How To Apply the PBIS Strategy of Consistent Behavior Protocol

How To Apply the PBIS Strategy of Consistent Behavior Protocol

Whether you are at home, in public, at work, or anywhere else, your county’s laws apply to you. Similarly, your workplace policies apply across the board, including in the classroom, school, district, state, and county. Consider how to apply this concept of Consistent Behavior Protocol and rules to a learning environment. 

In a previous blog post, we established the importance of routines and structure in a classroom setting. Also, we learned ways to create a token economy (like a “paycheck”) for your students. Similarly, establish a consistent behavior protocol for how children can ask for help across settings and caregivers. As the ‘S’ for student feedback and engagement in the RUSTY System, consistent behavior protocol is another crucial Positive Behavioral Interventions and Supports (PBIS) strategy. 

What are the benefits?

The Rusty System: What are the benefits?

Consistent behavior protocol means establishing routine and structure for how a student will receive feedback based on how the student understands the expectations for learning. For this reason, if everyone gives the same student a “paycheck” equally, holding the child to the same expectations every time, you will see better classroom behavior.

Additionally, the classroom behaviors you consistently practice with the students will generalize to different situations and activities. Generalization happens when a person is able to do a task, activity, or behavior no matter the place, person, or time involved.  

Why does this matter?

The Rusty System: Why Does This Matter

Suppose your student earns a “paycheck” from one person but doesn’t from another. In this case, the new behaviors will not generalize to different settings or caregivers as quickly as possible. Rewards (their “paycheck”) and verbal cues act as student feedback to improve children’s engagement.

This form of student feedback must be consistent in every setting, even with different people. This consistency, used as an evidence-based instructional practice (EBIP), teaches students how to socially engage in learning environments. For students who require special education, this classroom management strategy is especially important. 

What does this look like? 

The Rusty System: What does this look like?

Use Applied Behavior Analysis (ABA) to establish and encourage your community’s consistent behavior protocol, including in your classroom, in the school environment, and in the home environment. This ABA requires communication with the adults present in the children’s lives.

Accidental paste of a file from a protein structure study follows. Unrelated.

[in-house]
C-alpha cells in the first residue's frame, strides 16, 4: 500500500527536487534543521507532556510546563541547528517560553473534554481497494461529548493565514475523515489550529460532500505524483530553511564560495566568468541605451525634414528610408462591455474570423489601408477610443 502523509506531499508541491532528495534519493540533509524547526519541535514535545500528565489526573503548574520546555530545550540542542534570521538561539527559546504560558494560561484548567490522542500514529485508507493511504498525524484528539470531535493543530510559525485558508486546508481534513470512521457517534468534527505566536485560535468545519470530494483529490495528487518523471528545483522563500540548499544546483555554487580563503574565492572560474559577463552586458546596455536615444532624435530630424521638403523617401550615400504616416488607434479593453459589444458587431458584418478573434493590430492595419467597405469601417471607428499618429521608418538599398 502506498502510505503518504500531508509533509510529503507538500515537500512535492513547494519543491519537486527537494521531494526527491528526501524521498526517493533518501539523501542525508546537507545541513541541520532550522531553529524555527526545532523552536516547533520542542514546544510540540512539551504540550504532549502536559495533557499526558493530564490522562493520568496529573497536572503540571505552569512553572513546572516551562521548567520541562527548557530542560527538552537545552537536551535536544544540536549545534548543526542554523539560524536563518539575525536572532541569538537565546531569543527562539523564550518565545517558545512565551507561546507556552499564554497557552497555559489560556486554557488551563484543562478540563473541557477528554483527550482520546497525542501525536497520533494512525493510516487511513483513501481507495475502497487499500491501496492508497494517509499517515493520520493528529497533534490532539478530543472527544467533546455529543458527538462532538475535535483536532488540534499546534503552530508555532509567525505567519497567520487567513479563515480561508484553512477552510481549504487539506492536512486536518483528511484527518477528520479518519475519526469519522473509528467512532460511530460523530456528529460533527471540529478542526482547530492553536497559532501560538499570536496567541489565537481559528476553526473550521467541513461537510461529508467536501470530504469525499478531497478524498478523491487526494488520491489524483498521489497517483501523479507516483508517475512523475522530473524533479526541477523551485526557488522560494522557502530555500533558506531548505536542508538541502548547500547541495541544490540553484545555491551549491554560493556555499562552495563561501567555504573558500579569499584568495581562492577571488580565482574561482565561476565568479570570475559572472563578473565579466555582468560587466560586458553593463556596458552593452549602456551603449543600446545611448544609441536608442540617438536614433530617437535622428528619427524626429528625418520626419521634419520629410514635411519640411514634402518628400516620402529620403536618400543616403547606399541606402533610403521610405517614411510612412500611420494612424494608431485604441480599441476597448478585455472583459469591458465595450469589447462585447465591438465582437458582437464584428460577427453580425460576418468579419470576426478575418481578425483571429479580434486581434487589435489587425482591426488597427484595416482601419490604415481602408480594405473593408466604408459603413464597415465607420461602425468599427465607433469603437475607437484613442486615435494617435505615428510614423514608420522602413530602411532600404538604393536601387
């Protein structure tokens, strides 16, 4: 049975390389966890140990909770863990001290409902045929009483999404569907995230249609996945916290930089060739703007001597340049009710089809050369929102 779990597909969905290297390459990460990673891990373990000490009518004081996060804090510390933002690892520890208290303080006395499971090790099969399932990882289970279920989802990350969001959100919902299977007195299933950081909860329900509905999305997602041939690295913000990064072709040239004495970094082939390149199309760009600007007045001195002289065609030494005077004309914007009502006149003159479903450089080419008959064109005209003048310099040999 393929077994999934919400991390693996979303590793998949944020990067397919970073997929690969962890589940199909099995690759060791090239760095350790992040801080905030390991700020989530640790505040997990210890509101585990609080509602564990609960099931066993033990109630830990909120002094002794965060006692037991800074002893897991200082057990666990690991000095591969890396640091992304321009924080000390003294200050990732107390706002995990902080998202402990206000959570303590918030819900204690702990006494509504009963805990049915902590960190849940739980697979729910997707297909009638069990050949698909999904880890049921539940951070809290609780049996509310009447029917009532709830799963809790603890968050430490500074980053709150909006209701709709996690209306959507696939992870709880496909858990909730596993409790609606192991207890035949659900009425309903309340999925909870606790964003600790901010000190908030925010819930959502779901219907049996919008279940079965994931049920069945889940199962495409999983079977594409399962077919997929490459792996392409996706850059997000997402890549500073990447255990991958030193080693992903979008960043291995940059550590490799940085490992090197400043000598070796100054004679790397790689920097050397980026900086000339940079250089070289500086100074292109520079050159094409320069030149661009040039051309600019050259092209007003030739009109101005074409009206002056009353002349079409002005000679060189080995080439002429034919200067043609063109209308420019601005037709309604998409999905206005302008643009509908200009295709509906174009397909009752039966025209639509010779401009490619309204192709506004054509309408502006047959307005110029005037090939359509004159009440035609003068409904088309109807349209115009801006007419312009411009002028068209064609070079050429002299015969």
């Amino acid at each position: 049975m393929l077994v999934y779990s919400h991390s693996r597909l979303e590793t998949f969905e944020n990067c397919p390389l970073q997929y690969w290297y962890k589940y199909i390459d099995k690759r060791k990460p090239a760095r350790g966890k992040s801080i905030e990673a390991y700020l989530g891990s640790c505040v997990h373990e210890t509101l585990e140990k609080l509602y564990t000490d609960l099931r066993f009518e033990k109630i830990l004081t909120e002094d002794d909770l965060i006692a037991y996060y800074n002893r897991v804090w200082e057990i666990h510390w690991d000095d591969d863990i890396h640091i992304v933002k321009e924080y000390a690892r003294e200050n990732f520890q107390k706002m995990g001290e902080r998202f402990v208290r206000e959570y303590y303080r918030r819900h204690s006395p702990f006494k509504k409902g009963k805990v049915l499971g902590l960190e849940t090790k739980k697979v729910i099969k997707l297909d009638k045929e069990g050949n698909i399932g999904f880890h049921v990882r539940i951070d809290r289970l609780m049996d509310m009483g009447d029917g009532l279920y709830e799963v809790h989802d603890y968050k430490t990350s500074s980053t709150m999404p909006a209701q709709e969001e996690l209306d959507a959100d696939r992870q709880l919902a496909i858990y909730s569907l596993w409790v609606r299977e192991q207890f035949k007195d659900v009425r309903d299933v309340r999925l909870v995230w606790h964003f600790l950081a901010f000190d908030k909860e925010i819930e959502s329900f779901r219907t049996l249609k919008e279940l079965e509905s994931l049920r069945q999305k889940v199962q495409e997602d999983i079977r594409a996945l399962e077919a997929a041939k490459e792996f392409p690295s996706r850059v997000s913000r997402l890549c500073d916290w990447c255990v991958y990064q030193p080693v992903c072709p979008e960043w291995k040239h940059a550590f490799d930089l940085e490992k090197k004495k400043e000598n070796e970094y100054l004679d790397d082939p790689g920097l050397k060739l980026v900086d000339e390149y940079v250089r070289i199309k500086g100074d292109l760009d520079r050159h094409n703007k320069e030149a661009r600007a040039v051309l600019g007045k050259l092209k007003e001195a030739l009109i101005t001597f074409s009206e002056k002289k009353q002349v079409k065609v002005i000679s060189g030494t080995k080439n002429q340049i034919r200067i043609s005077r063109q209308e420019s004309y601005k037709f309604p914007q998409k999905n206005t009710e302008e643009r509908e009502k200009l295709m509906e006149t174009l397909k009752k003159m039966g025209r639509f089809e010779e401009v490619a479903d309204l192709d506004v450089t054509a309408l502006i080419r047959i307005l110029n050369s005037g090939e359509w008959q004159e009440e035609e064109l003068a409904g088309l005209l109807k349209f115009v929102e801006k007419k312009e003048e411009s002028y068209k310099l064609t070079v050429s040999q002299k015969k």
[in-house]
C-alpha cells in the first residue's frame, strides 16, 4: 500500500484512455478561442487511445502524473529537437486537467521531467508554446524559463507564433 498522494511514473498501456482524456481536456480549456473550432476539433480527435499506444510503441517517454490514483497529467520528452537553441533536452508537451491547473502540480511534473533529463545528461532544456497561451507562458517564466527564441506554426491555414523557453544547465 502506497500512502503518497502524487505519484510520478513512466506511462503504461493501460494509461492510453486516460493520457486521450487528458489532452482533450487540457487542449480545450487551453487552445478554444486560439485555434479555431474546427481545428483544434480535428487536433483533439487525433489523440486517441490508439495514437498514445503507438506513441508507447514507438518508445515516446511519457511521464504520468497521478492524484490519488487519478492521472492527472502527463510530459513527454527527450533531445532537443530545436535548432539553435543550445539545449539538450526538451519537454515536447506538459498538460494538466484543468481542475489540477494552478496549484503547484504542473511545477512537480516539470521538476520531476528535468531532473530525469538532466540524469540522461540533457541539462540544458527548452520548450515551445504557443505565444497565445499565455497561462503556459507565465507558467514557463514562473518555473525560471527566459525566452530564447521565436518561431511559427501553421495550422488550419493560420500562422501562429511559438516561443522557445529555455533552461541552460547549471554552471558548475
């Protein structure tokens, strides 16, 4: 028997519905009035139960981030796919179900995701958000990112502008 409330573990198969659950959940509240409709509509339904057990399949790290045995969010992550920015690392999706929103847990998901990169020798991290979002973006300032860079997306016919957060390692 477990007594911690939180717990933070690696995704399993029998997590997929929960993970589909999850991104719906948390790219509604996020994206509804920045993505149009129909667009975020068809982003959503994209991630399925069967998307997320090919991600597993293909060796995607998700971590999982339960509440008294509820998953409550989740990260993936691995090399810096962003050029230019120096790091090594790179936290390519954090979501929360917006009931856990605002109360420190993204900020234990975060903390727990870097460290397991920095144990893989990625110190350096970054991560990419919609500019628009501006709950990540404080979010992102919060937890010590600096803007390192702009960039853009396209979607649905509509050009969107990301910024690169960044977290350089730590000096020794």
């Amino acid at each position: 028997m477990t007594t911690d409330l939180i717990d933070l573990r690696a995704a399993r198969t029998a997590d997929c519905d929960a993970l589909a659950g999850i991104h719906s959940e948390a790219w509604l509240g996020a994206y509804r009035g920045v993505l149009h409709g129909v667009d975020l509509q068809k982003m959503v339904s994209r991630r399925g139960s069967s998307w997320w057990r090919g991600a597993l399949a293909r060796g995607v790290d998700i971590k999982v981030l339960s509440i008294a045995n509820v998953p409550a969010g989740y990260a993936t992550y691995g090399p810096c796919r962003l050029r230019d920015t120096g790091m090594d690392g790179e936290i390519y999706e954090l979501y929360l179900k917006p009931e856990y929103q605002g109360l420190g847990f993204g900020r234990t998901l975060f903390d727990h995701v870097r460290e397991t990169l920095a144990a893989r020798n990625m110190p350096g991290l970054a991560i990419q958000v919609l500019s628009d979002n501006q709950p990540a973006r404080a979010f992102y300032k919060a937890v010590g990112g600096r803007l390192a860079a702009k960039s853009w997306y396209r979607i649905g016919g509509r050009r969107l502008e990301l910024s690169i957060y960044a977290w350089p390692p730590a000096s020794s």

For example, an entire school may use the same token economy as “paychecks” for all students. A fellow teacher shared with me how her school used “Seahawk bucks” (named for the school mascot). The worth of the tokens and the rewards the students can exchange for the tokens must be consistent. 

This school hosted teacher training for how to consistently distribute Seahawk bucks for PBIS. The principal of this school determined students with 50 Seahawk bucks could all view a movie together, rather than go to certain class periods, on the last day of the semester.   

Model for your students what words to say when they get upset and want to escape an instruction. For example, teach a child they can say “I don’t know if I can do this because . . .” with an explanation. When the child explains why they think they cannot (or don’t want) to complete an activity, listen and help them reason out how they can best achieve the activity. 

Teach the students to respond to the verbal cues of “use your words” and “What do you need help with?”. This modeling technique applies to play time, too. Model new or different ways to play with the toys or games.

Remember, consistency is key in behavior protocol. Give the adults in the students’ lives the “buy in” attitude that modeling and using these techniques will improve behavior both inside and outside the classroom. To provide the best learning environment possible, teachers and caregivers must hold students equally accountable. 

Image by Gerd Altmann from Pixabay

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